We've filmed hundreds of interviews at Story Ninety-Four and we confidently say that mastering interviews is one of the best skills to learn as a videographer.
Filming an interview requires a lot of planning, equipment, and knowledge as it includes creativity, audio recording, lighting, camera operation, and asking the interview questions.
Location & Background:
The first thing you need to consider when filming your interview is the location and background. You need to make sure that the location is suitable for filming in and background supports the tone and messaging of your story. The biggest mistake made when filming an interview is choosing a unsuitable location that is either too noisy or not true to your story.
There are a lot of different ways to light an interview. As with the location and background, your lighting needs to support the tone and message of your story. Common lighting techniques such as the 3-point lighting set up are great for a neutral classic look interview. Other more extreme lighting techniques such as high-key or low-key lighting can create a bright, positive tone or a darker, moody tone respectively.
Often interview dialogue is the only dialogue in videos, therefore it is paramount that you record good clean audio. When we refer to clean audio we mean audio that is clear without distractions such as echo, background chatter or traffic noise.
To record clean audio you need to make sure you're filming in the right location, large rooms with hard walls will create a harsh echo and reverb. You can reduce this by using furniture or sound blankets to prevent sound waves bouncing off the walls. Background chatter and traffic noise must be kept at a minimum to prevent it contaminating the recording. Some background noise can be removed in post-production however it is best to record it clean on set.
Your choice of microphone is important in this stage as that will affect your recording. Shotgun or boom microphones need to be positioned as close to the subject as possible whilst also remaining out of frame. Lavalier microphones should be clipped to the clothes of the subject close to the mouth.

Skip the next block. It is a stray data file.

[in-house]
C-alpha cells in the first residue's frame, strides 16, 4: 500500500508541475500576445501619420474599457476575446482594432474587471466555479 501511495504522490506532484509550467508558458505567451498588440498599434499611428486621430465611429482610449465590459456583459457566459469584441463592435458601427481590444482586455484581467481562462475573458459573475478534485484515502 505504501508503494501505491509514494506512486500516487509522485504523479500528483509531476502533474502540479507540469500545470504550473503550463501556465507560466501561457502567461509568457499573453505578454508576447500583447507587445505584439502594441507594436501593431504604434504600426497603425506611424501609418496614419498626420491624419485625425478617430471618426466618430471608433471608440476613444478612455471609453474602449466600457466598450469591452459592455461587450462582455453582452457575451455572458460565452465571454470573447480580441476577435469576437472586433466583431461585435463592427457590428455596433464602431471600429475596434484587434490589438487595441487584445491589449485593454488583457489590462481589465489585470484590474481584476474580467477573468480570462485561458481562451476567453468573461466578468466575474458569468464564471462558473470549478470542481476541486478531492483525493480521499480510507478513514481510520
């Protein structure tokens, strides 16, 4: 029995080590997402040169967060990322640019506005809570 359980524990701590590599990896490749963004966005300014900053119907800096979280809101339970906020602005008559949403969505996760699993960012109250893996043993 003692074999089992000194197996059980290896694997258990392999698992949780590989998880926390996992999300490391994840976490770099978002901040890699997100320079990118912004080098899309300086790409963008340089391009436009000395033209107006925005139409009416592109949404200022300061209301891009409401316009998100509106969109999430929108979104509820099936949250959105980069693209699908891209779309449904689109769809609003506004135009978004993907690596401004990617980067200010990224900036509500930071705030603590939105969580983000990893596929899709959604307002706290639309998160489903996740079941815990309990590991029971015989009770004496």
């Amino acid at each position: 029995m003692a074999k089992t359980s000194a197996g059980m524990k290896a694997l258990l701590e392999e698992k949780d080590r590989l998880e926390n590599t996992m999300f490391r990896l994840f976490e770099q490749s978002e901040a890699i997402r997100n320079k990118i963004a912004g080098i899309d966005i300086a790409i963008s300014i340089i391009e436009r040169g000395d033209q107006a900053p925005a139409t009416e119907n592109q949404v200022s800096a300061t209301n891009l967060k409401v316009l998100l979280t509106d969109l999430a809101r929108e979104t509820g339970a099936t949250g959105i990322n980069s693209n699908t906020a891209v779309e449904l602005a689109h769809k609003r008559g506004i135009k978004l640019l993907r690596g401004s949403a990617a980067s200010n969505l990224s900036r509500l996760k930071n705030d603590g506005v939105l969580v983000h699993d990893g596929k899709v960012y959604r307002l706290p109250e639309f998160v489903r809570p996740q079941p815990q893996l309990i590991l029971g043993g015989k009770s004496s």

When filming interviews you can choose to film with one camera, or several. At Story Ninety-Four we film all of our interviews with two cameras, one as a medium shot and the other a close up. We do this so that we can cut between the two cameras and remove unnecessary sections or filler words.
Make sure you position your cameras at eye level for the subject so the viewing isn't looking up or down at the person being interviewed. Also make sure you position the subject so that there is more space in front of their face than behind, and not in the centre of the frame.
The final stage in filming an interview is the interview itself. Make sure your subject is comfortable and has a glass of water on hand.
Before you go straight into asking the questions, have a quick conversation with them about their day to help put them at ease. Being filmed can be a stressful experience for many people so you want your subject to be as comfortable as possible.
Ask the questions slowly and make sure they rephrase the question in the answer. For example:
"What is your name and what do you do at Story Ninety-Four?"
"My name is Matt and I'm the founder and principal filmmaker at Story Ninety-Four"
Pay attention to the answers they give, don't worry if you need to ask them to answer the question again. A great interviewer will listen to the answers and ask follow-up questions to explore their answer in more detail.